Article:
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  • Poly Question for DetectorAZ...

    I took a poly a couple of days ago. My 3rd poly overall. I passed my previous 2. Anyways, this is my story. The poly examiner stated I showed a very high level of deceit in 1 question. "Have you withheld any information during this background investigation" If those aren't the exact words it was something very similiar. Examiner stated that the scale was a 9.9 out of a possible 10 as far as deception. So afterwards he seemed very agitated with me and pressed me if I was telling him everything that we went over in the background and past history packet. I told him I have told him everything I can remember. I'm 31 Years old and the negative things I've done in my life occurred 10 to 10+years ago. I disclosed everything I have every done (fighting,theft,marijuana usage, arrest, cheating). I disclosed every residence, job, ticket, collections history, etc etc, detail that was asked to the best of knowledge.

    I told him and I also told the last examiner that gave me a poly test a couple years ago that when I hear that question I doubt myself because I might have forgotten small dumb things I might have done when I was a teenager in High School or College that I did not disclose in the packet. So I feel guilty.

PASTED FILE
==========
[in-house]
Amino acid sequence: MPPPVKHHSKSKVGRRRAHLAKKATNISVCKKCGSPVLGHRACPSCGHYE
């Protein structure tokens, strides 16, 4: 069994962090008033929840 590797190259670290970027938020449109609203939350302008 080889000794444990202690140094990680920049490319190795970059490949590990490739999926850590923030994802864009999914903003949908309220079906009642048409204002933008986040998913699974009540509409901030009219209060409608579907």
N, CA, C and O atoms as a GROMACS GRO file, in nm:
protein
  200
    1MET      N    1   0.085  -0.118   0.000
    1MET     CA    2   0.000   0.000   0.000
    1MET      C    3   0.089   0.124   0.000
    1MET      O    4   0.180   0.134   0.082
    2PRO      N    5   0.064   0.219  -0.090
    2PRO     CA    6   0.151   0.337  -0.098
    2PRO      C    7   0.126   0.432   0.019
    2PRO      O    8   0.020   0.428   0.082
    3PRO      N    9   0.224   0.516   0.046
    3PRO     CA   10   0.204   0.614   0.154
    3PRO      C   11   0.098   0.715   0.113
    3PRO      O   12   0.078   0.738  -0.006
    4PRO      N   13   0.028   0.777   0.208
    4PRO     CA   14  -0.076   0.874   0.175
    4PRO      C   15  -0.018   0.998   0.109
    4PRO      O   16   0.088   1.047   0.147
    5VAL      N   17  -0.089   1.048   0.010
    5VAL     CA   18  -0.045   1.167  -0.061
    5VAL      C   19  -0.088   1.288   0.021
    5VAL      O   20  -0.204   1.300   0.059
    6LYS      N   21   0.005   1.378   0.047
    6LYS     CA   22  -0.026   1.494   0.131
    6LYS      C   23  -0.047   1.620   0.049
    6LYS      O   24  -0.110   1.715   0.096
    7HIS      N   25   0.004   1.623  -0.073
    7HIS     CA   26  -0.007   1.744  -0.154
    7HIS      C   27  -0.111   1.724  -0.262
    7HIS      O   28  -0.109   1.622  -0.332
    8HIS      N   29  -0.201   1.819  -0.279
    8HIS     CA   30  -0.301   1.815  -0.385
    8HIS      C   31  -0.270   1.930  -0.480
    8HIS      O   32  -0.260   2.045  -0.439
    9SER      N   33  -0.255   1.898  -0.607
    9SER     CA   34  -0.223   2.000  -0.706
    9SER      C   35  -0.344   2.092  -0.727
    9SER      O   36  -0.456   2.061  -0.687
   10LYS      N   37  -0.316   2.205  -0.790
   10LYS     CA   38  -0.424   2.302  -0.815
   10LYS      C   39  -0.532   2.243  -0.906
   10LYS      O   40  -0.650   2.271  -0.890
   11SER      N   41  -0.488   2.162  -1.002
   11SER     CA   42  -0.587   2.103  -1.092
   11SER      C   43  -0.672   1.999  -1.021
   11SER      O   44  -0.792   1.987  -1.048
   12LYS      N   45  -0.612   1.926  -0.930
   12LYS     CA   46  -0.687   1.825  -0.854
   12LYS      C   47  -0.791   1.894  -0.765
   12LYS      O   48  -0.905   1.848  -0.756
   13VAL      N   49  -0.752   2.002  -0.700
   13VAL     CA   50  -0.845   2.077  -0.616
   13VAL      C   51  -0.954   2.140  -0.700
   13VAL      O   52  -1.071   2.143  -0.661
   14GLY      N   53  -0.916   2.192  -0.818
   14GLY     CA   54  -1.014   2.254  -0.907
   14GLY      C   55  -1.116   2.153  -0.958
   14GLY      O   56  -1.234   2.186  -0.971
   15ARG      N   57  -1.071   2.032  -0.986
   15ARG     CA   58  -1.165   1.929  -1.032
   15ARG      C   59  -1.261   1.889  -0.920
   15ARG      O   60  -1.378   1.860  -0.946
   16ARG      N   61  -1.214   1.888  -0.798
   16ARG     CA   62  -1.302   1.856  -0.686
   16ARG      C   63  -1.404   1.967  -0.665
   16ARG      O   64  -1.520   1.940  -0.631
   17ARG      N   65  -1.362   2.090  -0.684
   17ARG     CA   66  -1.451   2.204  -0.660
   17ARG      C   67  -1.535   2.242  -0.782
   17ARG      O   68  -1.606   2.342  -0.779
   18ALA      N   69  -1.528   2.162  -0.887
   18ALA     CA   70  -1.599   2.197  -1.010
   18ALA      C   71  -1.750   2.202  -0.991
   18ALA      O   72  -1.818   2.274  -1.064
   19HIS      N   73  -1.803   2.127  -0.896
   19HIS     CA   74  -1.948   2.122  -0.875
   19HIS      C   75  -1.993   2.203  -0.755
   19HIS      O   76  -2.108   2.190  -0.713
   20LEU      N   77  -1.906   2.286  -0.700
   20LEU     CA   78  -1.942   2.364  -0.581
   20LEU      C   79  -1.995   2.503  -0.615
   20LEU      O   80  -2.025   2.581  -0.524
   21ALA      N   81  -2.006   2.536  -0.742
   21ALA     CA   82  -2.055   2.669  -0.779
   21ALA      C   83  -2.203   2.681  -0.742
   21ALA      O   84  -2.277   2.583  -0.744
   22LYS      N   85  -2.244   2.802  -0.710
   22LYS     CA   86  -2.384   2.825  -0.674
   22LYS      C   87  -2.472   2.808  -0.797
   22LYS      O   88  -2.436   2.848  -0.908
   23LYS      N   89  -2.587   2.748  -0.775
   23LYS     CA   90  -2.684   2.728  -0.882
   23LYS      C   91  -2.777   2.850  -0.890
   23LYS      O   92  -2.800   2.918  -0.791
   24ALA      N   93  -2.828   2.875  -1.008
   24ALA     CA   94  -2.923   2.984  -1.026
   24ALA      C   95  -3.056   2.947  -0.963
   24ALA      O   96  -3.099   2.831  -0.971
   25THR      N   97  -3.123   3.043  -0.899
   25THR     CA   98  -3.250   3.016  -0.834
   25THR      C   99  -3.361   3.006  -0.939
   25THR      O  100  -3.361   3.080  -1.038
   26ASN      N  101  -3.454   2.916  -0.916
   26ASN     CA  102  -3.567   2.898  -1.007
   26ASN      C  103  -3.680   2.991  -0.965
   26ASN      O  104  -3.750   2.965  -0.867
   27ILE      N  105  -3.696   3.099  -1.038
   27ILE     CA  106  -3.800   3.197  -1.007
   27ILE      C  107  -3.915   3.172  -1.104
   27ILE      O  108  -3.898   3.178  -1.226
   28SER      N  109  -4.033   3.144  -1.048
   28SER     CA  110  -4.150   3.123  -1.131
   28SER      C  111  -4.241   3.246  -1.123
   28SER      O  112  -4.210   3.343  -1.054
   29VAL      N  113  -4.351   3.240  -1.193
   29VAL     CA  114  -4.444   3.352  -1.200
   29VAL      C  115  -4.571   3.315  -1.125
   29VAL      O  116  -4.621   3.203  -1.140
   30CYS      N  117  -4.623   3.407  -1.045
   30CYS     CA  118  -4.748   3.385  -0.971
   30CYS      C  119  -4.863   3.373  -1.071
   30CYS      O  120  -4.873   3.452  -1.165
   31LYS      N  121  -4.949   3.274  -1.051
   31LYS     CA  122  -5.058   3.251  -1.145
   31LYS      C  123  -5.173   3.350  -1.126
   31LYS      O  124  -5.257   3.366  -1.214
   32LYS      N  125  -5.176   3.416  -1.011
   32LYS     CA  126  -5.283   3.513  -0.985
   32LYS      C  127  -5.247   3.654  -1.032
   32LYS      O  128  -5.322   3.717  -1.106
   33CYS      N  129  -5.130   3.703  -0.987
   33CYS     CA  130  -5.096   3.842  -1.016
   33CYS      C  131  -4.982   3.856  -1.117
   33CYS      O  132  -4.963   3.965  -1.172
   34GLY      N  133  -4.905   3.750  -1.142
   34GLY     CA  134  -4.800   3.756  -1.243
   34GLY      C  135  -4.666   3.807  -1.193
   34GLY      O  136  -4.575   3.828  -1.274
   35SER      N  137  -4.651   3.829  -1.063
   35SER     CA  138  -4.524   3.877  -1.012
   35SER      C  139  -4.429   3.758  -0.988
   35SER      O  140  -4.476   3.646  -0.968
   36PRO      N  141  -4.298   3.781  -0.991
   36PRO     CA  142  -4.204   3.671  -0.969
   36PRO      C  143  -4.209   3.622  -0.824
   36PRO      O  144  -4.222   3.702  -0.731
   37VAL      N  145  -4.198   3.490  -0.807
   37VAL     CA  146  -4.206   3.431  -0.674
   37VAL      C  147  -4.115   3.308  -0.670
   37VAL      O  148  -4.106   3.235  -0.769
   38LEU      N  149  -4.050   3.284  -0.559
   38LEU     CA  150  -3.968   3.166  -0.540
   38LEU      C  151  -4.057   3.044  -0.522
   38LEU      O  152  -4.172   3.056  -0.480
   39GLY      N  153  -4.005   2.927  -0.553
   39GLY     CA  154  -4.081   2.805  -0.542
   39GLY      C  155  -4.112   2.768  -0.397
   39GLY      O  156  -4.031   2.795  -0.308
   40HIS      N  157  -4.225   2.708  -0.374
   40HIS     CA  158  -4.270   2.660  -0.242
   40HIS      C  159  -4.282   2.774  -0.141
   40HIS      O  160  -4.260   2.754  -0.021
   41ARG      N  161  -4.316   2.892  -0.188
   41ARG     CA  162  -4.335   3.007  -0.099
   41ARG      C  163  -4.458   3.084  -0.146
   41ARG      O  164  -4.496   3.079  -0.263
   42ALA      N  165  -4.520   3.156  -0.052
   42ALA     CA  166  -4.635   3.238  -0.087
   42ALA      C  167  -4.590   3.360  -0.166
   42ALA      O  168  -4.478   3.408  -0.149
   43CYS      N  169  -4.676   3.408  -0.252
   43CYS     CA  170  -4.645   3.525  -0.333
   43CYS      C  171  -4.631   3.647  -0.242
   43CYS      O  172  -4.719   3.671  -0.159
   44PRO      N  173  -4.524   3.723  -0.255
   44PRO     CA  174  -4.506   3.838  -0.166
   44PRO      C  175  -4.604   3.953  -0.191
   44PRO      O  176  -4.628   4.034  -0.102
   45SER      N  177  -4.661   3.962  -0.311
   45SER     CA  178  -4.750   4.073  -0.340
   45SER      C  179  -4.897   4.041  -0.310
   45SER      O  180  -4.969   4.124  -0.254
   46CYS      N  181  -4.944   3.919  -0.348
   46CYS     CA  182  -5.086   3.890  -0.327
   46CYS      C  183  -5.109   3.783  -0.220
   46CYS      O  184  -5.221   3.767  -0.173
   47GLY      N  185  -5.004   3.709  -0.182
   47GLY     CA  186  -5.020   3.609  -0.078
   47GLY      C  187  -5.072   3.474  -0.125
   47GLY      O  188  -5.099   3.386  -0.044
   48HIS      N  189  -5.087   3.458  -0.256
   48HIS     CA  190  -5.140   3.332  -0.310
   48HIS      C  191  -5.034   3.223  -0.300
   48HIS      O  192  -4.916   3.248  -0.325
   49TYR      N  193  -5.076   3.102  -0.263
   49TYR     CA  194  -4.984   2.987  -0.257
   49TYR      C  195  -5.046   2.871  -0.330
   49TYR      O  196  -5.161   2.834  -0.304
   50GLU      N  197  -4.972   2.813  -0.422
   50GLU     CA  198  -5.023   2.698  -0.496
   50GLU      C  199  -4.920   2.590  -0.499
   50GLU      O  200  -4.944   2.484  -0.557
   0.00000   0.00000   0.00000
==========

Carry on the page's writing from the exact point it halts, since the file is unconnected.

I guess my question is if I did not show any signs of deceit in the other specific questions involving drug use, theft, undetected crimes, sex with underage person, etc then how could I show a very high level of deception in probably the most broad question asked during the examine?

    The examiner said that he had to discuss my results with my background investigator and they would get back to me. So right now I look at this as I failed the test and I'm going to get DQ'ed. I was just as truthful during this examine as I was in the past 2 that I passed.

    Thanks for time!

  • #2
    "The poly examiner stated I showed a very high level of deceit in 1 question. "Have you withheld any information during this background investigation" If those aren't the exact words it was something very similiar. Examiner stated that the scale was a 9.9 out of a possible 10 as far as deception. So afterwards he seemed very agitated with me and pressed me if I was telling him everything that we went over in the background and past history packet"